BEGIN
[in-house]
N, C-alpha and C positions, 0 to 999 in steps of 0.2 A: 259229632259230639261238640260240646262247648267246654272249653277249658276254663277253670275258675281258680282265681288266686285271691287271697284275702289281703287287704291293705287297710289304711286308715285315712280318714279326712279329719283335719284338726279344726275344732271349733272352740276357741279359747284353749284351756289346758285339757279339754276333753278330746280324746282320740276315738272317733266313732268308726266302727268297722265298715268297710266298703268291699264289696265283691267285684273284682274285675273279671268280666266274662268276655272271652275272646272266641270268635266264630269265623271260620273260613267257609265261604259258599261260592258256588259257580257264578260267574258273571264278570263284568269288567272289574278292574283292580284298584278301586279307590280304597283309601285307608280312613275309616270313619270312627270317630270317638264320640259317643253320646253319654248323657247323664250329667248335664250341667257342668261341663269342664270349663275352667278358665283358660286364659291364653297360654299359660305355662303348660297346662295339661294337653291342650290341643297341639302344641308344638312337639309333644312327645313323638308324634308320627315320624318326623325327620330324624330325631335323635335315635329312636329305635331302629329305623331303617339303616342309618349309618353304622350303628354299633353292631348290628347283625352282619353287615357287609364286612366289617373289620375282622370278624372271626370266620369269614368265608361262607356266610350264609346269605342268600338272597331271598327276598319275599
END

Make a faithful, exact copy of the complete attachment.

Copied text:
[in-house]
N, C-alpha and C positions, 0 to 999 in steps of 0.2 A: 259229632259230639261238640260240646262247648267246654272249653277249658276254663277253670275258675281258680282265681288266686285271691287271697284275702289281703287287704291293705287297710289304711286308715285315712280318714279326712279329719283335719284338726279344726275344732271349733272352740276357741279359747284353749284351756289346758285339757279339754276333753278330746280324746282320740276315738272317733266313732268308726266302727268297722265298715268297710266298703268291699264289696265283691267285684273284682274285675273279671268280666266274662268276655272271652275272646272266641270268635266264630269265623271260620273260613267257609265261604259258599261260592258256588259257580257264578260267574258273571264278570263284568269288567272289574278292574283292580284298584278301586279307590280304597283309601285307608280312613275309616270313619270312627270317630270317638264320640259317643253320646253319654248323657247323664250329667248335664250341667257342668261341663269342664270349663275352667278358665283358660286364659291364653297360654299359660305355662303348660297346662295339661294337653291342650290341643297341639302344641308344638312337639309333644312327645313323638308324634308320627315320624318326623325327620330324624330325631335323635335315635329312636329305635331302629329305623331303617339303616342309618349309618353304622350303628354299633353292631348290628347283625352282619353287615357287609364286612366289617373289620375282622370278624372271626370266620369269614368265608361262607356266610350264609346269605342268600338272597331271598327276598319275599